Amongst Roman glass artefacts, unguentaria are some of the most common finds. Their original use was to store mostly perfumes and cosmetics and thus, they were in high demand across the Roman world. Most unguentaria come in a few common shapes and many different colours. Though there are examples of unusual designs for unguentaria, the vast majority conform to popular designs.
One such example is ‘candlestick’ unguentarium, which have a short globular body, a long thin neck and a flaring rim. The style was designed to reduce the likelihood of spilling its contents, as well as making it easy to pour out small amounts of cosmetics and oils at a time. Due to their specific design, candlestick unguentarium were likely almost exclusively for cosmetics and perfumes.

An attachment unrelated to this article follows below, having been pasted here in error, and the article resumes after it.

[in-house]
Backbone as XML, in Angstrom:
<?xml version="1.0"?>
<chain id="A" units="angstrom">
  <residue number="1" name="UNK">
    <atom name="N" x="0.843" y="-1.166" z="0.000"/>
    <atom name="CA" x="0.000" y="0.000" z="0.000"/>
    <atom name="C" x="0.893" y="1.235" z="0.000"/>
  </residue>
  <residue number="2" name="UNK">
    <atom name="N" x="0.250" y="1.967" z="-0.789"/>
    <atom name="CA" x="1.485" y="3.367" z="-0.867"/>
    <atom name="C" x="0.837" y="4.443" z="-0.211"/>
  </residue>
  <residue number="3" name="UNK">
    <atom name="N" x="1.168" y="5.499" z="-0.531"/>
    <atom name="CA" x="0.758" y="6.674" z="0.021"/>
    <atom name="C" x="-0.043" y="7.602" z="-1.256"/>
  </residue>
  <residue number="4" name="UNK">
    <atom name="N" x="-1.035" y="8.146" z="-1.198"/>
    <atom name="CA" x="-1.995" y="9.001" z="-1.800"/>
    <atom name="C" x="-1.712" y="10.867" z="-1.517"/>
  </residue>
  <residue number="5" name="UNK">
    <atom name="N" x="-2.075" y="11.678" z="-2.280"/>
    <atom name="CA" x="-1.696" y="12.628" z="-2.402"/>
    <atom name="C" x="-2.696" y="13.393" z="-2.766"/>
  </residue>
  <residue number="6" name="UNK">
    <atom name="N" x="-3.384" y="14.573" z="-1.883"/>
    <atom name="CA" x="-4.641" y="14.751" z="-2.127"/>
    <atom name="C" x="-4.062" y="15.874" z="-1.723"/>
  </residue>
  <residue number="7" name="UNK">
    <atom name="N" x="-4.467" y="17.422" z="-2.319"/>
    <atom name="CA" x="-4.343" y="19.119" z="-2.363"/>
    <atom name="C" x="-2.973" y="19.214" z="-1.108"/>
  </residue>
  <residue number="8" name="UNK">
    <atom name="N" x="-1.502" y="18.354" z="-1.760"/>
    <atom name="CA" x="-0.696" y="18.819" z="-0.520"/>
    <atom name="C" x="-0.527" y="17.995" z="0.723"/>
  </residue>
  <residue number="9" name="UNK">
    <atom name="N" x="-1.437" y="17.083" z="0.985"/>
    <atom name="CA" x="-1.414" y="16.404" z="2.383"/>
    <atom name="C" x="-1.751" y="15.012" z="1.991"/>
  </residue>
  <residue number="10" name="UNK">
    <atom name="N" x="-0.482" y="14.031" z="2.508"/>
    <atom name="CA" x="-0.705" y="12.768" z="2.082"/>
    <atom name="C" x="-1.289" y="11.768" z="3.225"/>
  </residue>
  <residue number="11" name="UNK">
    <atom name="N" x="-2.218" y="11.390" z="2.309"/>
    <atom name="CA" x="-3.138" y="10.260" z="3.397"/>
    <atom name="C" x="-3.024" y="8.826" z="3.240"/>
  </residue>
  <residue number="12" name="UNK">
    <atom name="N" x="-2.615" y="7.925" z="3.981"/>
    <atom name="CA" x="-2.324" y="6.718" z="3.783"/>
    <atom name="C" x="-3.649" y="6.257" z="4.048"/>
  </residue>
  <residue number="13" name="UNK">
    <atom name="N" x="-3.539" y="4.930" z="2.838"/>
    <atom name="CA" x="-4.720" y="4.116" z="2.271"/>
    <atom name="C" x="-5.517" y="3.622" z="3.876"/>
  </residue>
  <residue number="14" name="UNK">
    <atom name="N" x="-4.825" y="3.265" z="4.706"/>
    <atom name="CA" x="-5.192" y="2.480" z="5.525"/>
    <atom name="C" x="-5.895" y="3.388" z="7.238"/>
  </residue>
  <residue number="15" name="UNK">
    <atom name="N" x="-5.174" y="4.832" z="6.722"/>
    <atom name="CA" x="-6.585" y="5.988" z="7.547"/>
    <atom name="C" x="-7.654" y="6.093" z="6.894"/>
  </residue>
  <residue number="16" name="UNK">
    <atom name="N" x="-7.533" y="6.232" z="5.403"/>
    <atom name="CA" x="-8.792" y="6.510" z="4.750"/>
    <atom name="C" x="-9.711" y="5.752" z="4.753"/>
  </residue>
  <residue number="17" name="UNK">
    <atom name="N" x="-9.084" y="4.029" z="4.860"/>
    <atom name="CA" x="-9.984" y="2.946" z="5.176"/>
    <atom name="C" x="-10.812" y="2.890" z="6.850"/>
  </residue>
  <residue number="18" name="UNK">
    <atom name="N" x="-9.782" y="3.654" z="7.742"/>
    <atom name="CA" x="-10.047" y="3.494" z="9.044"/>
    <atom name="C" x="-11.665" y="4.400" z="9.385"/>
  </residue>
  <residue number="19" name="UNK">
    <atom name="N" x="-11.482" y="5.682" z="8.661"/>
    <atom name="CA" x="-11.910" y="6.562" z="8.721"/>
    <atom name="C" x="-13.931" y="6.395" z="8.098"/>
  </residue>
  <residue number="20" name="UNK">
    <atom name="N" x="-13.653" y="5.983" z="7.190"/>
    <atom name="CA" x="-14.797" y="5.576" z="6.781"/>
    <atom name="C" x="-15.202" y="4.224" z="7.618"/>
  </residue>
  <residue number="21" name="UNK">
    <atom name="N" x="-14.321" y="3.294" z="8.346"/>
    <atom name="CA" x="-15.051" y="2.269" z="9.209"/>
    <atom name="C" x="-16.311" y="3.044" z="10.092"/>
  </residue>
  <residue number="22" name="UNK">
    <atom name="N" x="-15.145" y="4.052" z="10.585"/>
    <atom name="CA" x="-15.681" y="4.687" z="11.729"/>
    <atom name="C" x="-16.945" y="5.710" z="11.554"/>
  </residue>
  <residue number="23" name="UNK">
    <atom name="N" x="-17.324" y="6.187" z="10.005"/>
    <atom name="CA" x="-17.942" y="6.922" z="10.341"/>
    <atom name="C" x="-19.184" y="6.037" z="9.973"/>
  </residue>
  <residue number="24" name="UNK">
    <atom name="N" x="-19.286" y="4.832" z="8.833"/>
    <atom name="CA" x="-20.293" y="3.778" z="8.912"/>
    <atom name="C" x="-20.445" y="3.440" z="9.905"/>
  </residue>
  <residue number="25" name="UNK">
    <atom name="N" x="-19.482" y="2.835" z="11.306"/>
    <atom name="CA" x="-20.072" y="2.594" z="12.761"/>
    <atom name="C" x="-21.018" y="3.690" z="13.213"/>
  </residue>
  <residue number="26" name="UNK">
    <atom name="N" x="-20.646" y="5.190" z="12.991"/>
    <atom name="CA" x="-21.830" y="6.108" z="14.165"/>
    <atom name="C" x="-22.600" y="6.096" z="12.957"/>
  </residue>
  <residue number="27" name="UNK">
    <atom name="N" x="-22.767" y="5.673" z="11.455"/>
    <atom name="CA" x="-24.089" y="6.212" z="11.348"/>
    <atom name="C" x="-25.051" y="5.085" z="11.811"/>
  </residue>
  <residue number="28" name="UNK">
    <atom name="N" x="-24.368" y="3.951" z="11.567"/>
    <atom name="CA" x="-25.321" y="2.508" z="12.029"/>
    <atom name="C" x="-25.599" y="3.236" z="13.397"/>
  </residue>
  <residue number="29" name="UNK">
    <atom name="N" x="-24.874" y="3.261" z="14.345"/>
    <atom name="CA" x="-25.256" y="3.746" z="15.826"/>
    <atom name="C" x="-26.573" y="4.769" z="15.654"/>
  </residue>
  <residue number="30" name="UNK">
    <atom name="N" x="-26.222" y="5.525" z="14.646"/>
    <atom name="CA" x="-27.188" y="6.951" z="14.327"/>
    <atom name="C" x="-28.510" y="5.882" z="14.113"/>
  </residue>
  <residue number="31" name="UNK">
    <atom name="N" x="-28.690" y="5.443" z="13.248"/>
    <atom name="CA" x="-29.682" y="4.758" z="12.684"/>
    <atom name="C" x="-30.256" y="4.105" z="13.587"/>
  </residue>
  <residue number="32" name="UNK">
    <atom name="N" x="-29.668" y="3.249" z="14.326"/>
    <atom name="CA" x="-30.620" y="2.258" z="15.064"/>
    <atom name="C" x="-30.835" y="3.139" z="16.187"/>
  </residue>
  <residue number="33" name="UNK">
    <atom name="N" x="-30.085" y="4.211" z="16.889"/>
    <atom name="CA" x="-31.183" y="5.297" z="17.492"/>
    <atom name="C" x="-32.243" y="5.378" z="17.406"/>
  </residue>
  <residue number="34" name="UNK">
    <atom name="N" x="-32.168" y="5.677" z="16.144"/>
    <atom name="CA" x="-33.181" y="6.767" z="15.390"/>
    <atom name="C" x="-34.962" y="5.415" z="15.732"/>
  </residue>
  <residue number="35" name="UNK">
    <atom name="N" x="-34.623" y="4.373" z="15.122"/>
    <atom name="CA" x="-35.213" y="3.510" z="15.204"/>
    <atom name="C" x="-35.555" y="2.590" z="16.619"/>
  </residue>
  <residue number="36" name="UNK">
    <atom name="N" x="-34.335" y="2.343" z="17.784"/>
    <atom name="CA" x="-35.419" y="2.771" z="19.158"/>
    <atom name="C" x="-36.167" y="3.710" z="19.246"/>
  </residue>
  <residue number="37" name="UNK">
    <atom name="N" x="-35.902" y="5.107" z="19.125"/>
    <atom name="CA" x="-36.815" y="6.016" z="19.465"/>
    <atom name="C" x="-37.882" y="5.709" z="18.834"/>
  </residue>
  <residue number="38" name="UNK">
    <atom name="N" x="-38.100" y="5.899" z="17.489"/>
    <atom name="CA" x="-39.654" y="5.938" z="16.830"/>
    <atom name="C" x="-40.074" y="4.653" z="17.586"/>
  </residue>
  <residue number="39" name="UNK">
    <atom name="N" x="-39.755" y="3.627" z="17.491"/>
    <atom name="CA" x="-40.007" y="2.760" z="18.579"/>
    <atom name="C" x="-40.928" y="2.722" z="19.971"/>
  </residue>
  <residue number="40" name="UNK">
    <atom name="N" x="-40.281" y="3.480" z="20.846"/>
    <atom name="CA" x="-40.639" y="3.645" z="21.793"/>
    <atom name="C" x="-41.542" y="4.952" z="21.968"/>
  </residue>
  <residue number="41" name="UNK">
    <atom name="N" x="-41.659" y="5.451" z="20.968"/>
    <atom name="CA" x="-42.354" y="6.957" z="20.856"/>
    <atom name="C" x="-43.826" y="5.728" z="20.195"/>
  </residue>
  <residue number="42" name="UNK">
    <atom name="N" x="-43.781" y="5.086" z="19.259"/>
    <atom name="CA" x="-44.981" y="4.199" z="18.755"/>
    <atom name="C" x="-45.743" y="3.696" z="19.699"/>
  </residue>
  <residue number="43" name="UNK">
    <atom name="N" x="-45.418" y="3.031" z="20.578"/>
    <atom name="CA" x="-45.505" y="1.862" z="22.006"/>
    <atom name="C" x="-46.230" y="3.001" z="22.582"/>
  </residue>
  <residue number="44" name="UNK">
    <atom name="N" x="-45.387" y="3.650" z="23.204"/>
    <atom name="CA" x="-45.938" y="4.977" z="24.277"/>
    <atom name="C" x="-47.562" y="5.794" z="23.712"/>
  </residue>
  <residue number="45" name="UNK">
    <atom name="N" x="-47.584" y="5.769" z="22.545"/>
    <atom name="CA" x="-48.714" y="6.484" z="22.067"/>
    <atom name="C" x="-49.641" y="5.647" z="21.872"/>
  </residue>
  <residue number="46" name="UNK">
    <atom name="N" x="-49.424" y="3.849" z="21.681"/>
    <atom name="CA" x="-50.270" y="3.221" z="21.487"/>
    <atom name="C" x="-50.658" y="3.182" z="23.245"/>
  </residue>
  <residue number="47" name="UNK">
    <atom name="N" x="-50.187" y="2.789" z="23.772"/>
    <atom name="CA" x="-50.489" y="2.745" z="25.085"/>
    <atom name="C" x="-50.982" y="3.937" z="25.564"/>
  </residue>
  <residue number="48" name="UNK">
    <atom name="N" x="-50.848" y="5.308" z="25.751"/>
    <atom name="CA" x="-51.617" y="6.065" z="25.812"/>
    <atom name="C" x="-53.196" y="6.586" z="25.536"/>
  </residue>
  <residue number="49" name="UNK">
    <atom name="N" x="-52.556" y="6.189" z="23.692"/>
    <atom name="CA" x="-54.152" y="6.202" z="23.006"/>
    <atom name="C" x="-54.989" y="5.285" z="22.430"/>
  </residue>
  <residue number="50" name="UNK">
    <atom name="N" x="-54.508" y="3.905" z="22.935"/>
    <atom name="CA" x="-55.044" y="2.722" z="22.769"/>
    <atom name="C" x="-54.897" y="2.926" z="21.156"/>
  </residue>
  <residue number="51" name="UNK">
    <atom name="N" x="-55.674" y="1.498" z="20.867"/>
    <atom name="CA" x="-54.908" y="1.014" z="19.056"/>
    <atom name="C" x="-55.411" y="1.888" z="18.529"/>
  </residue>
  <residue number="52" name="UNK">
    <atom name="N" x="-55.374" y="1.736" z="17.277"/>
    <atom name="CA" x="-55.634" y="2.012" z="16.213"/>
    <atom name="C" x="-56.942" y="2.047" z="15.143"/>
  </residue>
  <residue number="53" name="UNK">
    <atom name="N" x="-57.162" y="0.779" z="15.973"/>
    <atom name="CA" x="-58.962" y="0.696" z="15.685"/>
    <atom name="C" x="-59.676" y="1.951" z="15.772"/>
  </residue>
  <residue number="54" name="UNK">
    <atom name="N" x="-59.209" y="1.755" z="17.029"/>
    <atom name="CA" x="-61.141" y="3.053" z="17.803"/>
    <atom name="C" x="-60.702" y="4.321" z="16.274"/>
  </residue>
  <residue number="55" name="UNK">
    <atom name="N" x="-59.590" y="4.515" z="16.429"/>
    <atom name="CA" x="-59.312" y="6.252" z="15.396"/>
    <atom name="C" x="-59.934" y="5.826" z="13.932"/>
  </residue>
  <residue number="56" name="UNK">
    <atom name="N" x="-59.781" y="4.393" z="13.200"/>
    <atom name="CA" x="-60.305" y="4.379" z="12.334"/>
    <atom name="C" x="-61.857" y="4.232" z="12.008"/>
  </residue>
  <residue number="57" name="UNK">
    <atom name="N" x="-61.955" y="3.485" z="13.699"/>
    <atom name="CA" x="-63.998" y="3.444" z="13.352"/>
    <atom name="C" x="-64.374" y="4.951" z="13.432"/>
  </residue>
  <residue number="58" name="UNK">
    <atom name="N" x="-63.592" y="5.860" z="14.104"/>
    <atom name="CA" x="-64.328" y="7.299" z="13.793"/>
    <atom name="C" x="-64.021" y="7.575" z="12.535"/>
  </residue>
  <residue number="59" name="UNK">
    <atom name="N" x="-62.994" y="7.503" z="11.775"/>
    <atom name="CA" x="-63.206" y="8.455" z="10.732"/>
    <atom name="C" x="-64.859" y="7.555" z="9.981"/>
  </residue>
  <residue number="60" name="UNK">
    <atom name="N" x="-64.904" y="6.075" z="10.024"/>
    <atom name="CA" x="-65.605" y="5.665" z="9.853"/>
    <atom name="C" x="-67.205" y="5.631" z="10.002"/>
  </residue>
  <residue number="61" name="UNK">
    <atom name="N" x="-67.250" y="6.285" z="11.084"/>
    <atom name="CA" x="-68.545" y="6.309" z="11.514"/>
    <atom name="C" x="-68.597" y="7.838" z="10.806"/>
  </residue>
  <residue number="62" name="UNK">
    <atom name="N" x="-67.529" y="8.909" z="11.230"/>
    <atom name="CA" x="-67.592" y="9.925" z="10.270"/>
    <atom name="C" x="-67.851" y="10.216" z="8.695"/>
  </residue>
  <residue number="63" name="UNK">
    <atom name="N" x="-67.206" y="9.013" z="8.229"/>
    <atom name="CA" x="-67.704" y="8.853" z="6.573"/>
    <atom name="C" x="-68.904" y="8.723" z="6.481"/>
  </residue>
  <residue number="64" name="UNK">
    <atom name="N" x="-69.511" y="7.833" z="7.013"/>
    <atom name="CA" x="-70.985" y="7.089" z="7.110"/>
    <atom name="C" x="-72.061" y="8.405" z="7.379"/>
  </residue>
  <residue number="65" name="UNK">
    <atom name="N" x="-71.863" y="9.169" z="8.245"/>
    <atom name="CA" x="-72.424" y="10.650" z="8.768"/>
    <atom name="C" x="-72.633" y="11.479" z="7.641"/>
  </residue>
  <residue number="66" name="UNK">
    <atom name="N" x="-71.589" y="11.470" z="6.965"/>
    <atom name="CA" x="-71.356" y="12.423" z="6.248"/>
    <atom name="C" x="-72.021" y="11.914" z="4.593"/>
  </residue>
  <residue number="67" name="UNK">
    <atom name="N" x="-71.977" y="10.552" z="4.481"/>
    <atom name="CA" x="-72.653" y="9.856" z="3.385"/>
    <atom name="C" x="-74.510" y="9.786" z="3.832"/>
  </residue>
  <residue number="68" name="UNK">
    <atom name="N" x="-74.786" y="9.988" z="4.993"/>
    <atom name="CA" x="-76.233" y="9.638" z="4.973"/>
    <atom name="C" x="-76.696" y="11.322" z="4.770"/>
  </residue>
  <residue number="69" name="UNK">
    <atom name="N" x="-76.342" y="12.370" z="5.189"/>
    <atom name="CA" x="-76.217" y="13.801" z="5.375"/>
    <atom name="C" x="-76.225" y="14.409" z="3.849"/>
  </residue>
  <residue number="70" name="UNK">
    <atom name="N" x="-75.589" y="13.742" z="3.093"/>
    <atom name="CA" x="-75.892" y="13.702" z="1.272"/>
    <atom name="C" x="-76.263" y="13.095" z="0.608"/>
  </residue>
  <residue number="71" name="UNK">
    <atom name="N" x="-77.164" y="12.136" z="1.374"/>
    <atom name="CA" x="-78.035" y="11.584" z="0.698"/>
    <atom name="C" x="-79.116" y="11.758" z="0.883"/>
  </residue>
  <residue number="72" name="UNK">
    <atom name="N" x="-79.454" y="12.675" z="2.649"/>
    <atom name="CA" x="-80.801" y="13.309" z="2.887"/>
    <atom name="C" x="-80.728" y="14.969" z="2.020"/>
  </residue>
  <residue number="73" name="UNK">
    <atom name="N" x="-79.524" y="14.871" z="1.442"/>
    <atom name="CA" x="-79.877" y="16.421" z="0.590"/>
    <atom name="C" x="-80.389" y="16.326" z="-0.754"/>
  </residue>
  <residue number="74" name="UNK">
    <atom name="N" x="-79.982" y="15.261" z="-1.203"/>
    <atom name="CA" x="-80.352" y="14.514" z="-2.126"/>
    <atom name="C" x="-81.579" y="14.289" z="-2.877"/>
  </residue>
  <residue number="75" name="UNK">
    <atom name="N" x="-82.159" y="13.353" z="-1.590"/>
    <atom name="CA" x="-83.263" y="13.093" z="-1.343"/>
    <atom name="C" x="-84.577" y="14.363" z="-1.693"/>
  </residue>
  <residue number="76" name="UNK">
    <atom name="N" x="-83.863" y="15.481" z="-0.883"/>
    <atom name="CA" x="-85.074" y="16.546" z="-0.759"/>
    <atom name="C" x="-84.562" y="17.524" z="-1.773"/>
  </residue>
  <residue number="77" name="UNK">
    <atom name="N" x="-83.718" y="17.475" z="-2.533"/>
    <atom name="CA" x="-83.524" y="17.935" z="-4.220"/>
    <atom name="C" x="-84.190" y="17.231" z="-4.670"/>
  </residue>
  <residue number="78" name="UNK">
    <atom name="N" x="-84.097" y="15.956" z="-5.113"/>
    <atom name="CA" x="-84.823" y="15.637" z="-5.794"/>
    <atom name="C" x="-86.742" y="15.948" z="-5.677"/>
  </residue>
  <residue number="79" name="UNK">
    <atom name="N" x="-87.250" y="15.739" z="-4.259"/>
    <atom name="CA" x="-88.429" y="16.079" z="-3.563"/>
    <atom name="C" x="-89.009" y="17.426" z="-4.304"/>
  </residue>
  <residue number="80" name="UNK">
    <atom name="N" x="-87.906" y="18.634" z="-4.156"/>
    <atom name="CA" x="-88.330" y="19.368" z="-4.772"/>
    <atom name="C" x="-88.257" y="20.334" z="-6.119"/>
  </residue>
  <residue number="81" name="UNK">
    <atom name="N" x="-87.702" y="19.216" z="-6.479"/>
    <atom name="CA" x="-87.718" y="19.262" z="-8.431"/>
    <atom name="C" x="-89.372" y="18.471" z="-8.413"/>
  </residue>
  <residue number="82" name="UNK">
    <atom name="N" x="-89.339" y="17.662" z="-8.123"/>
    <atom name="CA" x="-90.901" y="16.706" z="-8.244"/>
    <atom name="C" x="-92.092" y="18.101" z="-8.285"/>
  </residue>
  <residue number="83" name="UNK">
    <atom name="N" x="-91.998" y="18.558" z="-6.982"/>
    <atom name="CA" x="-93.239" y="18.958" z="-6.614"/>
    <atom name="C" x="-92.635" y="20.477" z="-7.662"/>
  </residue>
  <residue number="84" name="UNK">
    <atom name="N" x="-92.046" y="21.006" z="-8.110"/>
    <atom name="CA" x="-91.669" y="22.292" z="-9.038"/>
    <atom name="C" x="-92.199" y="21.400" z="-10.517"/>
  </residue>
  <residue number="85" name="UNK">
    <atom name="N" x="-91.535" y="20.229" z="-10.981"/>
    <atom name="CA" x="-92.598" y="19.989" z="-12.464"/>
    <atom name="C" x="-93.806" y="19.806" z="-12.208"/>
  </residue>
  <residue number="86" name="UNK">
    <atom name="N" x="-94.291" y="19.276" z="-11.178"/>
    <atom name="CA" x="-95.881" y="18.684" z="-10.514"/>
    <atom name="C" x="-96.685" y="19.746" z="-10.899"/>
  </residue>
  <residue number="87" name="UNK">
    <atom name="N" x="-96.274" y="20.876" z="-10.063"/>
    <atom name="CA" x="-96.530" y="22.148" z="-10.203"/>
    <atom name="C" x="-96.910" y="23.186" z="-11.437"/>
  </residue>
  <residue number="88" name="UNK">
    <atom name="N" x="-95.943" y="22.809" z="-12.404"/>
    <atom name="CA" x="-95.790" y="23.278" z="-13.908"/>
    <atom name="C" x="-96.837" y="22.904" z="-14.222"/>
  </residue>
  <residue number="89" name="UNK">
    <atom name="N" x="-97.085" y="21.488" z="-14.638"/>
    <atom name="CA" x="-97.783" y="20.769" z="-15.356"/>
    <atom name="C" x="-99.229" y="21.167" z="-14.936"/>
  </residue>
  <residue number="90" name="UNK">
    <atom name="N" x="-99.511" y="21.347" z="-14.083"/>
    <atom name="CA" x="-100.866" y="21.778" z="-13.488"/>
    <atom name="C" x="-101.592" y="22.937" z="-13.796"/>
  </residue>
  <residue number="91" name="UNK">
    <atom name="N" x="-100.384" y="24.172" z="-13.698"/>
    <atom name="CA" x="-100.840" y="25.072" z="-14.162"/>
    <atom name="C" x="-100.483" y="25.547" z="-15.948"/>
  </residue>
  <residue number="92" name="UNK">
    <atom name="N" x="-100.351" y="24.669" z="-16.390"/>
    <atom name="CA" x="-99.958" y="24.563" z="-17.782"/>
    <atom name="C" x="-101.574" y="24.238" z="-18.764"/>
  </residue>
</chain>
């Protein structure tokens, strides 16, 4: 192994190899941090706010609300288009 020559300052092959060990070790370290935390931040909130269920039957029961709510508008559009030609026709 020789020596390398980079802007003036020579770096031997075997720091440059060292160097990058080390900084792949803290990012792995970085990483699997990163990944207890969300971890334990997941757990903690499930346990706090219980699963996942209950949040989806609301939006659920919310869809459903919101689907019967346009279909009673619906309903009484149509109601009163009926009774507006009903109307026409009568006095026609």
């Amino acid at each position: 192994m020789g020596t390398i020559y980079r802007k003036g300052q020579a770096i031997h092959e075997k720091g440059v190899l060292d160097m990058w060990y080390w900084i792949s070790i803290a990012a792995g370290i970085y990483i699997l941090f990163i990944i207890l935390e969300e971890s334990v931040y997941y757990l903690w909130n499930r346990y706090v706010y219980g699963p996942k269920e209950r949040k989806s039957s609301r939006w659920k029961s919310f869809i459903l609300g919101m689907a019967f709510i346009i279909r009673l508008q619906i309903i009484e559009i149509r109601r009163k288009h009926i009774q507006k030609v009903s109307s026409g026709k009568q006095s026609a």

Unguentaria in Everyday Life
Unguentaria seem to have been used in three main contexts: for storing perfumes and cosmetics, for use in ritual and funerary practices, and as votive offerings. Unguentaria of varying number and quality have been found at excavations of household sites, burials and religious sites, highlighting the diverse uses of these little vessels. The versatility of the glass blowing technique to make small items that were both useful and attractive made them a popular choice for a range of different purposes.
Cosmetics in Ancient Rome
Cosmetics were applied in private, usually in a small room where men were kept out. Cosmetae, female slaves that adorned their mistresses, were especially praised for their skills. They would pamper and beautify their mistresses with cultus – the Latin word encompassing makeup, perfume and jewellery. The use of makeup was a time-consuming affair and far from being convenient as cosmetics needed to be reapplied several times a day due to weather conditions and poor chemical composition. Perfume was also an important part of the Roman woman’s beauty regime. Women who emanated a pleasant scent were presumed to be healthy and, most importantly, wealthy. Care of the body was considered an indicator of wealth and prosperity and thus the use of cosmetics and perfumes grew with the expansion of the Roman Empire.